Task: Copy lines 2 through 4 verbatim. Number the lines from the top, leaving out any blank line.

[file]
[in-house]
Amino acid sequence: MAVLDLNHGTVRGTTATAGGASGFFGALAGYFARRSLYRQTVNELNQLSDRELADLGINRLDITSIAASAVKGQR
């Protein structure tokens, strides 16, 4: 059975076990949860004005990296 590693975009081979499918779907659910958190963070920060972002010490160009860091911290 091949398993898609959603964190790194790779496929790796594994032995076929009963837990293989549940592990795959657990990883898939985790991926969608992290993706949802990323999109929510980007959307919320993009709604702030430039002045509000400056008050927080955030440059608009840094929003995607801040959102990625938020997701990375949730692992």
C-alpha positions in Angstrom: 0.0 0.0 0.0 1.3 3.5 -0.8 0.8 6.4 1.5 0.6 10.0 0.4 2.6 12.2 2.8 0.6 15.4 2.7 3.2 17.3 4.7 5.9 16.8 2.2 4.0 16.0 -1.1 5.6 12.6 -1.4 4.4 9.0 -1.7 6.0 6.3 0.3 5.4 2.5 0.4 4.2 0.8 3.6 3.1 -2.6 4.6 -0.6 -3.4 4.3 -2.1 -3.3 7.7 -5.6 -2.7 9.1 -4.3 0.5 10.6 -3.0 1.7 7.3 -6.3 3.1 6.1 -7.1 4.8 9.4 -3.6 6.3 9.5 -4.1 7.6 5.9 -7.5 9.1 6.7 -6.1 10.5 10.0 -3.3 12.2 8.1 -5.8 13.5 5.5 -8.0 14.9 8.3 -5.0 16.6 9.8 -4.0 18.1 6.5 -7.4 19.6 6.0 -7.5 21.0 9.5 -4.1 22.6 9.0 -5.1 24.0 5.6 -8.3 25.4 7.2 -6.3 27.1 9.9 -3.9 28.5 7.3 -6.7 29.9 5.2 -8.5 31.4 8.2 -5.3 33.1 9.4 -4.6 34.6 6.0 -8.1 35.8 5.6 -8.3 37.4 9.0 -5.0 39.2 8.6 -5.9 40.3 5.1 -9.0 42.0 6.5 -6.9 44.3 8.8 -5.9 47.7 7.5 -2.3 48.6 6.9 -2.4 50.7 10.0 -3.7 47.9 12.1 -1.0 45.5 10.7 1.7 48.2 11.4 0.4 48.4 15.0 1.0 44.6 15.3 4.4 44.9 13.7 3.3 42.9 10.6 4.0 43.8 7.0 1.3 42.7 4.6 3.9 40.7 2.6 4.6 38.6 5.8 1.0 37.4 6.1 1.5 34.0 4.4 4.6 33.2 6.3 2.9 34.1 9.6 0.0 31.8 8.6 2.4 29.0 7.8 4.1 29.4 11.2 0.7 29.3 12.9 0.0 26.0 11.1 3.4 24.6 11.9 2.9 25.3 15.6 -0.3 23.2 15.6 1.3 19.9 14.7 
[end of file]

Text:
Amino acid sequence: MAVLDLNHGTVRGTTATAGGASGFFGALAGYFARRSLYRQTVNELNQLSDRELADLGINRLDITSIAASAVKGQR
């Protein structure tokens, strides 16, 4: 059975076990949860004005990296 590693975009081979499918779907659910958190963070920060972002010490160009860091911290 091949398993898609959603964190790194790779496929790796594994032995076929009963837990293989549940592990795959657990990883898939985790991926969608992290993706949802990323999109929510980007959307919320993009709604702030430039002045509000400056008050927080955030440059608009840094929003995607801040959102990625938020997701990375949730692992």
C-alpha positions in Angstrom: 0.0 0.0 0.0 1.3 3.5 -0.8 0.8 6.4 1.5 0.6 10.0 0.4 2.6 12.2 2.8 0.6 15.4 2.7 3.2 17.3 4.7 5.9 16.8 2.2 4.0 16.0 -1.1 5.6 12.6 -1.4 4.4 9.0 -1.7 6.0 6.3 0.3 5.4 2.5 0.4 4.2 0.8 3.6 3.1 -2.6 4.6 -0.6 -3.4 4.3 -2.1 -3.3 7.7 -5.6 -2.7 9.1 -4.3 0.5 10.6 -3.0 1.7 7.3 -6.3 3.1 6.1 -7.1 4.8 9.4 -3.6 6.3 9.5 -4.1 7.6 5.9 -7.5 9.1 6.7 -6.1 10.5 10.0 -3.3 12.2 8.1 -5.8 13.5 5.5 -8.0 14.9 8.3 -5.0 16.6 9.8 -4.0 18.1 6.5 -7.4 19.6 6.0 -7.5 21.0 9.5 -4.1 22.6 9.0 -5.1 24.0 5.6 -8.3 25.4 7.2 -6.3 27.1 9.9 -3.9 28.5 7.3 -6.7 29.9 5.2 -8.5 31.4 8.2 -5.3 33.1 9.4 -4.6 34.6 6.0 -8.1 35.8 5.6 -8.3 37.4 9.0 -5.0 39.2 8.6 -5.9 40.3 5.1 -9.0 42.0 6.5 -6.9 44.3 8.8 -5.9 47.7 7.5 -2.3 48.6 6.9 -2.4 50.7 10.0 -3.7 47.9 12.1 -1.0 45.5 10.7 1.7 48.2 11.4 0.4 48.4 15.0 1.0 44.6 15.3 4.4 44.9 13.7 3.3 42.9 10.6 4.0 43.8 7.0 1.3 42.7 4.6 3.9 40.7 2.6 4.6 38.6 5.8 1.0 37.4 6.1 1.5 34.0 4.4 4.6 33.2 6.3 2.9 34.1 9.6 0.0 31.8 8.6 2.4 29.0 7.8 4.1 29.4 11.2 0.7 29.3 12.9 0.0 26.0 11.1 3.4 24.6 11.9 2.9 25.3 15.6 -0.3 23.2 15.6 1.3 19.9 14.7 